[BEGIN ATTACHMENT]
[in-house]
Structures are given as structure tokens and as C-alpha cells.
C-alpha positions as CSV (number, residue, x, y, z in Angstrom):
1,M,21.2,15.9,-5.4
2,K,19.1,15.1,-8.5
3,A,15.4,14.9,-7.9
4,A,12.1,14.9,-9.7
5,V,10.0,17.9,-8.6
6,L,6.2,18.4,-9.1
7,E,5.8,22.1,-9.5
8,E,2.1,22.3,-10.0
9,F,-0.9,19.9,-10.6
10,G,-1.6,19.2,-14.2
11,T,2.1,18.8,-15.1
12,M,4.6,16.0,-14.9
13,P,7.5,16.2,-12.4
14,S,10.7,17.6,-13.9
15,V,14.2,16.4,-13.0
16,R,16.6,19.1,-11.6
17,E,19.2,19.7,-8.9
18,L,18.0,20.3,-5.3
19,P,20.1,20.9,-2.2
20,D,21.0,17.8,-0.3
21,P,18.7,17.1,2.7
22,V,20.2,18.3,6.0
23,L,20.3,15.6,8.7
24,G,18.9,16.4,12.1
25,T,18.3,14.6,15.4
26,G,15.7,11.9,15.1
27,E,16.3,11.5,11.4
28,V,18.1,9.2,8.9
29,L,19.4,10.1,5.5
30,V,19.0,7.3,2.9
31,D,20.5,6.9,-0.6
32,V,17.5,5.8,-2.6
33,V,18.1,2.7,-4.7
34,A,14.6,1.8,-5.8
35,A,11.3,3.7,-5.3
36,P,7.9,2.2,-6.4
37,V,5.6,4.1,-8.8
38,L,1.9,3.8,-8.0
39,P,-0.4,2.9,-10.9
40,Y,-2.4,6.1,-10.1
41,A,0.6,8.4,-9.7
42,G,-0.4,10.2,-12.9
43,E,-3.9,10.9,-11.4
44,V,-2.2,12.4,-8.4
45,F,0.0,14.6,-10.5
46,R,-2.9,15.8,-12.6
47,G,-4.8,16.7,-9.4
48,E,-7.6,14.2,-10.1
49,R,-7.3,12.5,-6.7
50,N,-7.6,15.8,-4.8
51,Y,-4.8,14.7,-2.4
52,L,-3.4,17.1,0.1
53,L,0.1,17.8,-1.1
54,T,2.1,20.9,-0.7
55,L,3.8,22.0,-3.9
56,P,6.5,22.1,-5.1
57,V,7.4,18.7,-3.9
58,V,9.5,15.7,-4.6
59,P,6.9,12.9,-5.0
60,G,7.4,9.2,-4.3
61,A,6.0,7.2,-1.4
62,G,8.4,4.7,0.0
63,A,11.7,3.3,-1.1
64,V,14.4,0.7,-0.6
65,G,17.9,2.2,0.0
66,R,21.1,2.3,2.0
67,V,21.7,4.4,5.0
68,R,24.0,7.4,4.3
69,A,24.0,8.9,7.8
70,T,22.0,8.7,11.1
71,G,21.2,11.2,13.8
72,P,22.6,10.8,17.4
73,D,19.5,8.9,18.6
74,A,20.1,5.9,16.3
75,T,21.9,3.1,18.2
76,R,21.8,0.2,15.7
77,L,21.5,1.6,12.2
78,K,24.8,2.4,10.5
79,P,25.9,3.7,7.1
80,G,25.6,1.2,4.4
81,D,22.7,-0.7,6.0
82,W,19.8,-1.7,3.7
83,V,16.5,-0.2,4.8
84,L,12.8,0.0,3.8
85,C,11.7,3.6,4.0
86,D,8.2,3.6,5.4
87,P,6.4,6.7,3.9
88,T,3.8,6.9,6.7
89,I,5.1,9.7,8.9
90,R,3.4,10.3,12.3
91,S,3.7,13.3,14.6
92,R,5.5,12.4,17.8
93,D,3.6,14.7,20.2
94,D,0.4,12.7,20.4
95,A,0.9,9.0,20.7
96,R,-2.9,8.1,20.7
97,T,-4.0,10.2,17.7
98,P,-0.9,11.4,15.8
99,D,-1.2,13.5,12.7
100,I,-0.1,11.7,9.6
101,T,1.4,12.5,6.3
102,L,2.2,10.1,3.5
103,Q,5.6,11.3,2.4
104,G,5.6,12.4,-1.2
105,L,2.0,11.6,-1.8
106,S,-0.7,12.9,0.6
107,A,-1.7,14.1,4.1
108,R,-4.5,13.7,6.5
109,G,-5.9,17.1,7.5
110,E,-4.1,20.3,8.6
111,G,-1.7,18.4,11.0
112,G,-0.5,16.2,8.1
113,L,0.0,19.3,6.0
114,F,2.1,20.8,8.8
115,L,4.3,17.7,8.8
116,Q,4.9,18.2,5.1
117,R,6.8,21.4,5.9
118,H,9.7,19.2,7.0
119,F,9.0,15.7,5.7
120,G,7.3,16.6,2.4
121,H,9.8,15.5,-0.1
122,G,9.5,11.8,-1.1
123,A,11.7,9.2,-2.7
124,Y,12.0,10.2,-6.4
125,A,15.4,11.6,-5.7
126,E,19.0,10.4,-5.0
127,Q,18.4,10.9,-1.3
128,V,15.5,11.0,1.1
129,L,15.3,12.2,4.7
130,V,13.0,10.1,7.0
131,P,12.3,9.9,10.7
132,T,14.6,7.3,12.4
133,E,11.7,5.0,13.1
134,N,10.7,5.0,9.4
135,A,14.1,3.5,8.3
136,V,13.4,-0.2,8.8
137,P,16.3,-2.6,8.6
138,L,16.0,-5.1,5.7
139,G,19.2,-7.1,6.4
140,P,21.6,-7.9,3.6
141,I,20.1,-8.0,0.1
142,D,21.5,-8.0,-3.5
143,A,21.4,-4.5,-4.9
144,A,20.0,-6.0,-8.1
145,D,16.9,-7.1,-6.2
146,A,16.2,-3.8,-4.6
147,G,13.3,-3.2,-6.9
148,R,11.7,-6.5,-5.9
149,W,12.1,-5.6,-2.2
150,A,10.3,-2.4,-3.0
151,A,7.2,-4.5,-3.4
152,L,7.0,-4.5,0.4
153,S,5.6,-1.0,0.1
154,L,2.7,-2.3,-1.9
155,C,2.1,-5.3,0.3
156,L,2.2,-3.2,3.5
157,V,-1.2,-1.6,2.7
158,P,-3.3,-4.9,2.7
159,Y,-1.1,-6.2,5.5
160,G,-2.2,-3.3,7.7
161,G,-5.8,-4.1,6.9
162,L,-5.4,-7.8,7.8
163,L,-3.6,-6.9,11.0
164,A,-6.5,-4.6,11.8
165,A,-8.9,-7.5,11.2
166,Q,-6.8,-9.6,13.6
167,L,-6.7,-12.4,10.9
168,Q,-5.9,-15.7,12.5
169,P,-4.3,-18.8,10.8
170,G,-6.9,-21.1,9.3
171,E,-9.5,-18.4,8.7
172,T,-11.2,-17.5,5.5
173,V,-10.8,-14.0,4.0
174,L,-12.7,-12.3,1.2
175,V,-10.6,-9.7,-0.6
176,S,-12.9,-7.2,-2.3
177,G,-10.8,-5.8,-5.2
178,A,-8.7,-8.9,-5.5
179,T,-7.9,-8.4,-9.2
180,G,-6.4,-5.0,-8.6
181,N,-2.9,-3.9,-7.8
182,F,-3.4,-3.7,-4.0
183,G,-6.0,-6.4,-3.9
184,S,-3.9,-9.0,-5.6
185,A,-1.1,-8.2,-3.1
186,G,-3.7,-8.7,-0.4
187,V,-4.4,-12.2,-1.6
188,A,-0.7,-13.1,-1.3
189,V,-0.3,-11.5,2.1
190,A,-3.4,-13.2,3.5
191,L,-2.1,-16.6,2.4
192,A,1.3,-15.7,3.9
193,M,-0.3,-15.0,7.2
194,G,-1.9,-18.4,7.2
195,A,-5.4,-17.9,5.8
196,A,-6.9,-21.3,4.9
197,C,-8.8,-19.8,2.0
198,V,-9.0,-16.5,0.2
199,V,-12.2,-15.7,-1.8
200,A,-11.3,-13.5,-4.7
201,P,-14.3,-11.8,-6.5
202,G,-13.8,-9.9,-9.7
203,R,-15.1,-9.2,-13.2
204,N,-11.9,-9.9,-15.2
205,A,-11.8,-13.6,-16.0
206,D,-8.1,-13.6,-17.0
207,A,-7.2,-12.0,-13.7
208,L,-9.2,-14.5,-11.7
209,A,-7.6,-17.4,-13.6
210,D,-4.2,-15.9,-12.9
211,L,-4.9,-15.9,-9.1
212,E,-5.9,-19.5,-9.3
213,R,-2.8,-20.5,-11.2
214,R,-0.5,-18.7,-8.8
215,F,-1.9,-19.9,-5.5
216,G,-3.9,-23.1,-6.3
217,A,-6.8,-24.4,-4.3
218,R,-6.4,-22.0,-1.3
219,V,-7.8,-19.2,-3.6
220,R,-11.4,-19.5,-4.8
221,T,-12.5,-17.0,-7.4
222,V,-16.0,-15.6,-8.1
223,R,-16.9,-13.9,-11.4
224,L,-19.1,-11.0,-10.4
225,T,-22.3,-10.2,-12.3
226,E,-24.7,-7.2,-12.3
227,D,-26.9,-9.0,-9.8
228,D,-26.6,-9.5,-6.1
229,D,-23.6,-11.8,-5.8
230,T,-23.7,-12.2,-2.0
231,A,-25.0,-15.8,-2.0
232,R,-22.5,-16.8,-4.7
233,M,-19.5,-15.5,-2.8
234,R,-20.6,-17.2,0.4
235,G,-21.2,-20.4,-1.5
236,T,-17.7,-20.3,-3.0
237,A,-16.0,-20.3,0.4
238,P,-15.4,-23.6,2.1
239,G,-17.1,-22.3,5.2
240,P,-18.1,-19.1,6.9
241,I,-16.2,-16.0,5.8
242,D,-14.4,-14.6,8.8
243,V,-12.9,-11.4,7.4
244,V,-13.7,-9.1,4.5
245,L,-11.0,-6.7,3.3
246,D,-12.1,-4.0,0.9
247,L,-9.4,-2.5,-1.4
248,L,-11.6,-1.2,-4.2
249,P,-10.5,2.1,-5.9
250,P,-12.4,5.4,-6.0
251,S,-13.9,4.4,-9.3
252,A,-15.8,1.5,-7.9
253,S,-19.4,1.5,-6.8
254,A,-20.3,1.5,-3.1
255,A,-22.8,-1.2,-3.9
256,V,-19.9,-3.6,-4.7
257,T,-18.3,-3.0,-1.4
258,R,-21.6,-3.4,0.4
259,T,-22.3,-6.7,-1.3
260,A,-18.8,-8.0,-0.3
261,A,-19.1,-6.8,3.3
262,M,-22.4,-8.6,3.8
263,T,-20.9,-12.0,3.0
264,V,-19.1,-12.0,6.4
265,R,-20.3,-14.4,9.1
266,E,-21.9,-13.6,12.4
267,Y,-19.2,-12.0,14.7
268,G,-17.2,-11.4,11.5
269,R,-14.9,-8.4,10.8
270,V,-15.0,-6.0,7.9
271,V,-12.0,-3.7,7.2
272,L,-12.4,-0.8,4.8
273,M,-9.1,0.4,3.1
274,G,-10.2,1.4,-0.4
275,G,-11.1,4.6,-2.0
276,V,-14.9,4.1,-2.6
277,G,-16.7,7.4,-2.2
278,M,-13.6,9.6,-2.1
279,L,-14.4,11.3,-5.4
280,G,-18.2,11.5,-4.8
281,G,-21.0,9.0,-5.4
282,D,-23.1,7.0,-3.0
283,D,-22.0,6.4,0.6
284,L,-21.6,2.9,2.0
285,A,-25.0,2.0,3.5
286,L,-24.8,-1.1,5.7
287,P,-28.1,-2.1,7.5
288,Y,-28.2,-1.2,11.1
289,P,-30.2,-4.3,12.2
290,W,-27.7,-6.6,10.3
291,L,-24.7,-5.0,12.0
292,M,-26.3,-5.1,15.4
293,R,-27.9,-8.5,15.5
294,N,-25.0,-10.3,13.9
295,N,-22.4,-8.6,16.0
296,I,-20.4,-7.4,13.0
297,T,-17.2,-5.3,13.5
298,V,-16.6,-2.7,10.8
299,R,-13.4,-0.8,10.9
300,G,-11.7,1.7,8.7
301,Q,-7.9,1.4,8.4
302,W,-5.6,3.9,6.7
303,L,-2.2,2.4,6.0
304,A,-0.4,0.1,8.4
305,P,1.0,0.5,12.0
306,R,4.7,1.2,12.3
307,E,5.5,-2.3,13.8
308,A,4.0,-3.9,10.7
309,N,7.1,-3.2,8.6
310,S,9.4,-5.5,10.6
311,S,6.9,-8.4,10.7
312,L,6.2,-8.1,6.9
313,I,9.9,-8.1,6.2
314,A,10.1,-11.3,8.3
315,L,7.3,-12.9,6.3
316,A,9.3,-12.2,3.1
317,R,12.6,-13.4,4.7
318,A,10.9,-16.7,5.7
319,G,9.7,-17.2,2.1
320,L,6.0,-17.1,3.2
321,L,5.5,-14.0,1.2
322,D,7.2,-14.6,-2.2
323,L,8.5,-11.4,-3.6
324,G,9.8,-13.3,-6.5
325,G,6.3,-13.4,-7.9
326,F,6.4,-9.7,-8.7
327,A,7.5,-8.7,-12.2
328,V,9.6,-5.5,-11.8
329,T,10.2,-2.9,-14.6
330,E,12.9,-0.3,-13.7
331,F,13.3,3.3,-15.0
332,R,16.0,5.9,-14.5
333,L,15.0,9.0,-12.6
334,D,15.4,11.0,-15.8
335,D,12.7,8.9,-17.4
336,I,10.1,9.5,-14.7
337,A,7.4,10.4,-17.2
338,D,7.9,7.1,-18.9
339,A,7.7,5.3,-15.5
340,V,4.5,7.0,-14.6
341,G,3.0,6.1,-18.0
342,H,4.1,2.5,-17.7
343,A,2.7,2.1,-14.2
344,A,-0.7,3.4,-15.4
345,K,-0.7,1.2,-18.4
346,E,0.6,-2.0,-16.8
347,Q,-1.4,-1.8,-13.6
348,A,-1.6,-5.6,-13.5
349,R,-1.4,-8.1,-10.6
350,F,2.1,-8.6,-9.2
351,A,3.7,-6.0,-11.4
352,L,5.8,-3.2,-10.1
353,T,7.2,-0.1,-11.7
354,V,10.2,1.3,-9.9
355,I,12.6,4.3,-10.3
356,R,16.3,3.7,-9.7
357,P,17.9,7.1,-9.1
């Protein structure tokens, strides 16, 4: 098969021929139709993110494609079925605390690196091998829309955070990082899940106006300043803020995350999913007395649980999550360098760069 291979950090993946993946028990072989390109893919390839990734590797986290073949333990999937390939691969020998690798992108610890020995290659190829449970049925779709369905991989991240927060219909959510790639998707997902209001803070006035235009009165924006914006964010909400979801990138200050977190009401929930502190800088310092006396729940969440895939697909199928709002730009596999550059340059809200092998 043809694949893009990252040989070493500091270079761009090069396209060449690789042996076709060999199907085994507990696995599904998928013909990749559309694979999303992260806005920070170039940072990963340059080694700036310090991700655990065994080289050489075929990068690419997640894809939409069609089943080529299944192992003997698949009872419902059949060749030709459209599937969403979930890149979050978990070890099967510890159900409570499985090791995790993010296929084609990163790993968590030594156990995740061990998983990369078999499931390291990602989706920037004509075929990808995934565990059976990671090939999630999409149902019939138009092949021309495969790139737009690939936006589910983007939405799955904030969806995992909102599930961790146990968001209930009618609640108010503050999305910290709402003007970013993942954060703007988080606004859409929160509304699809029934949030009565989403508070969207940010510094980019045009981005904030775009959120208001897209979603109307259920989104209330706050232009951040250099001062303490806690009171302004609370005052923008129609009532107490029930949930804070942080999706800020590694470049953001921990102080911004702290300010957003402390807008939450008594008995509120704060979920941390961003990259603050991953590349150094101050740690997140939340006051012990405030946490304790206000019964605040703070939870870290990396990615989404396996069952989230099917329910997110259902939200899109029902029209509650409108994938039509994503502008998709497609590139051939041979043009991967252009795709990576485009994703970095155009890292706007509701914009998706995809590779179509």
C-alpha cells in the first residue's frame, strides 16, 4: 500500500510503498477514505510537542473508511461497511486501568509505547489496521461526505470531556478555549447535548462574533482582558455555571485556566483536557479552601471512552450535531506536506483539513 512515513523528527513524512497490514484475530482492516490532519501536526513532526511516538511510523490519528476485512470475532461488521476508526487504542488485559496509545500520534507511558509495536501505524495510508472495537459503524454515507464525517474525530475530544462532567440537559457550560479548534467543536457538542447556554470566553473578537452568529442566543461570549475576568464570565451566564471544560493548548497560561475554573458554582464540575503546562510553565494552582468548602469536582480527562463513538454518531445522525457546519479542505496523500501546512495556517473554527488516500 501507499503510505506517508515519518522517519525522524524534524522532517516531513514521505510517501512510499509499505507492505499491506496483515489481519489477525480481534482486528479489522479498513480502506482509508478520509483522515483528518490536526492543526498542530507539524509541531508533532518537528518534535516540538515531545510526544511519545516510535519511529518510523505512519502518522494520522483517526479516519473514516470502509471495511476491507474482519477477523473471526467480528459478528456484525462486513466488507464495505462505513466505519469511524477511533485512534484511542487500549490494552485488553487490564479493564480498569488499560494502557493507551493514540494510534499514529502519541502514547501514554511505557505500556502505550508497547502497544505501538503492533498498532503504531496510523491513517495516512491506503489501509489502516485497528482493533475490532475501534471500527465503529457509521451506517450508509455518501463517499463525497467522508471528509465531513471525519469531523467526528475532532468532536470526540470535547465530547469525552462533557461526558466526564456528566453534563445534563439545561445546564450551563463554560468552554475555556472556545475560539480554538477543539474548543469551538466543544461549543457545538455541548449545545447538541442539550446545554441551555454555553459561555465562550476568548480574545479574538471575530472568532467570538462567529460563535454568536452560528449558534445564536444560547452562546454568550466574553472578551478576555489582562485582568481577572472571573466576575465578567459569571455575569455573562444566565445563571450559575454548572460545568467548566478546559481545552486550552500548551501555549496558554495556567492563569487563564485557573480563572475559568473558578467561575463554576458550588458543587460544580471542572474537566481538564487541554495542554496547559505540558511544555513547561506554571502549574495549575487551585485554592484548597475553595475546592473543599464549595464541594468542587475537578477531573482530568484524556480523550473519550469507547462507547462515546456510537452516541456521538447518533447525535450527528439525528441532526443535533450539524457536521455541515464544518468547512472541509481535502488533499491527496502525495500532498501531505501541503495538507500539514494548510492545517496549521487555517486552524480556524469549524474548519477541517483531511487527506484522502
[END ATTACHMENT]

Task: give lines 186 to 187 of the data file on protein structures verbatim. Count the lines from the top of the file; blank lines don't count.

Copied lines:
183,G,-6.0,-6.4,-3.9
184,S,-3.9,-9.0,-5.6